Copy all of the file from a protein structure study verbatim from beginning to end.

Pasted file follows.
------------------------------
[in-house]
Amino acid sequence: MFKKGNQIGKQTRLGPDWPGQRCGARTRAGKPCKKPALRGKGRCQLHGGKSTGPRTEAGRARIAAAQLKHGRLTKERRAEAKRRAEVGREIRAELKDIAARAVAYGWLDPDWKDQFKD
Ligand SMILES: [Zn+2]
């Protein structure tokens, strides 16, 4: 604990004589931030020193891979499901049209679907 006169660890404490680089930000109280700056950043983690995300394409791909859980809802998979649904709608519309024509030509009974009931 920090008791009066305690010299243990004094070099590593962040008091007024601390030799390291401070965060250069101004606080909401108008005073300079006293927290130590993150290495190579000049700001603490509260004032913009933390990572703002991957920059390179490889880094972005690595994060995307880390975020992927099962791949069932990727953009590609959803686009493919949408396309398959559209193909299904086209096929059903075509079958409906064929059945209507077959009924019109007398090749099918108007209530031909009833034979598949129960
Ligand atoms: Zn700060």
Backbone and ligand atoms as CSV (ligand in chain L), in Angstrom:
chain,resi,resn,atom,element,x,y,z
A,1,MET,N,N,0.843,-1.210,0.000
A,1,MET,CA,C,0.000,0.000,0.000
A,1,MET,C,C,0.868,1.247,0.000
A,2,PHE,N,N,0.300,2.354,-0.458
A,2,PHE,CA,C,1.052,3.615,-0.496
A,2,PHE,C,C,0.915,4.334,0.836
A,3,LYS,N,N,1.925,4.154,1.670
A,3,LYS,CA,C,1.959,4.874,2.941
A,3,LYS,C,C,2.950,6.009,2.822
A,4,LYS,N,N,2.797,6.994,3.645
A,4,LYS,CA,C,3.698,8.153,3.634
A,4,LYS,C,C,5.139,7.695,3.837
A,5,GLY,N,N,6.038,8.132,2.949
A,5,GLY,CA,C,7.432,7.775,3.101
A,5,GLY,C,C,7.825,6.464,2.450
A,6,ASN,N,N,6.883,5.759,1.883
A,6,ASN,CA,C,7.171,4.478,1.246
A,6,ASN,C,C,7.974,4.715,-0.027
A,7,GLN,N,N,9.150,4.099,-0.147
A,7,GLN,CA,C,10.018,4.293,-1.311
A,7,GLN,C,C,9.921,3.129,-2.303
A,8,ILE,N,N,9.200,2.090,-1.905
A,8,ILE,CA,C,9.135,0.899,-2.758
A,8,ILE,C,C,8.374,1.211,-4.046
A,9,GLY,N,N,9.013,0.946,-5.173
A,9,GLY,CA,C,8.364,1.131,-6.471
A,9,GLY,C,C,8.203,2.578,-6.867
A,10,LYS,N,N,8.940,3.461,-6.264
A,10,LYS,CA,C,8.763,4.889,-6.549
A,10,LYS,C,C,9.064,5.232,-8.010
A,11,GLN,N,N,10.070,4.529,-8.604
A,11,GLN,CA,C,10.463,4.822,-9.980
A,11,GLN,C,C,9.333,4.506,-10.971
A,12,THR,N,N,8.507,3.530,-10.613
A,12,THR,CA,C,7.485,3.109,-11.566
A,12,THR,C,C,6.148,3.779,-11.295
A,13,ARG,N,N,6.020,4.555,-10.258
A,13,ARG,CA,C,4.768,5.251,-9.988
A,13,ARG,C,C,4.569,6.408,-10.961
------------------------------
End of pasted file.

[in-house]
Amino acid sequence: MFKKGNQIGKQTRLGPDWPGQRCGARTRAGKPCKKPALRGKGRCQLHGGKSTGPRTEAGRARIAAAQLKHGRLTKERRAEAKRRAEVGREIRAELKDIAARAVAYGWLDPDWKDQFKD
Ligand SMILES: [Zn+2]
């Protein structure tokens, strides 16, 4: 604990004589931030020193891979499901049209679907 006169660890404490680089930000109280700056950043983690995300394409791909859980809802998979649904709608519309024509030509009974009931 920090008791009066305690010299243990004094070099590593962040008091007024601390030799390291401070965060250069101004606080909401108008005073300079006293927290130590993150290495190579000049700001603490509260004032913009933390990572703002991957920059390179490889880094972005690595994060995307880390975020992927099962791949069932990727953009590609959803686009493919949408396309398959559209193909299904086209096929059903075509079958409906064929059945209507077959009924019109007398090749099918108007209530031909009833034979598949129960
Ligand atoms: Zn700060």
Backbone and ligand atoms as CSV (ligand in chain L), in Angstrom:
chain,resi,resn,atom,element,x,y,z
A,1,MET,N,N,0.843,-1.210,0.000
A,1,MET,CA,C,0.000,0.000,0.000
A,1,MET,C,C,0.868,1.247,0.000
A,2,PHE,N,N,0.300,2.354,-0.458
A,2,PHE,CA,C,1.052,3.615,-0.496
A,2,PHE,C,C,0.915,4.334,0.836
A,3,LYS,N,N,1.925,4.154,1.670
A,3,LYS,CA,C,1.959,4.874,2.941
A,3,LYS,C,C,2.950,6.009,2.822
A,4,LYS,N,N,2.797,6.994,3.645
A,4,LYS,CA,C,3.698,8.153,3.634
A,4,LYS,C,C,5.139,7.695,3.837
A,5,GLY,N,N,6.038,8.132,2.949
A,5,GLY,CA,C,7.432,7.775,3.101
A,5,GLY,C,C,7.825,6.464,2.450
A,6,ASN,N,N,6.883,5.759,1.883
A,6,ASN,CA,C,7.171,4.478,1.246
A,6,ASN,C,C,7.974,4.715,-0.027
A,7,GLN,N,N,9.150,4.099,-0.147
A,7,GLN,CA,C,10.018,4.293,-1.311
A,7,GLN,C,C,9.921,3.129,-2.303
A,8,ILE,N,N,9.200,2.090,-1.905
A,8,ILE,CA,C,9.135,0.899,-2.758
A,8,ILE,C,C,8.374,1.211,-4.046
A,9,GLY,N,N,9.013,0.946,-5.173
A,9,GLY,CA,C,8.364,1.131,-6.471
A,9,GLY,C,C,8.203,2.578,-6.867
A,10,LYS,N,N,8.940,3.461,-6.264
A,10,LYS,CA,C,8.763,4.889,-6.549
A,10,LYS,C,C,9.064,5.232,-8.010
A,11,GLN,N,N,10.070,4.529,-8.604
A,11,GLN,CA,C,10.463,4.822,-9.980
A,11,GLN,C,C,9.333,4.506,-10.971
A,12,THR,N,N,8.507,3.530,-10.613
A,12,THR,CA,C,7.485,3.109,-11.566
A,12,THR,C,C,6.148,3.779,-11.295
A,13,ARG,N,N,6.020,4.555,-10.258
A,13,ARG,CA,C,4.768,5.251,-9.988
A,13,ARG,C,C,4.569,6.408,-10.961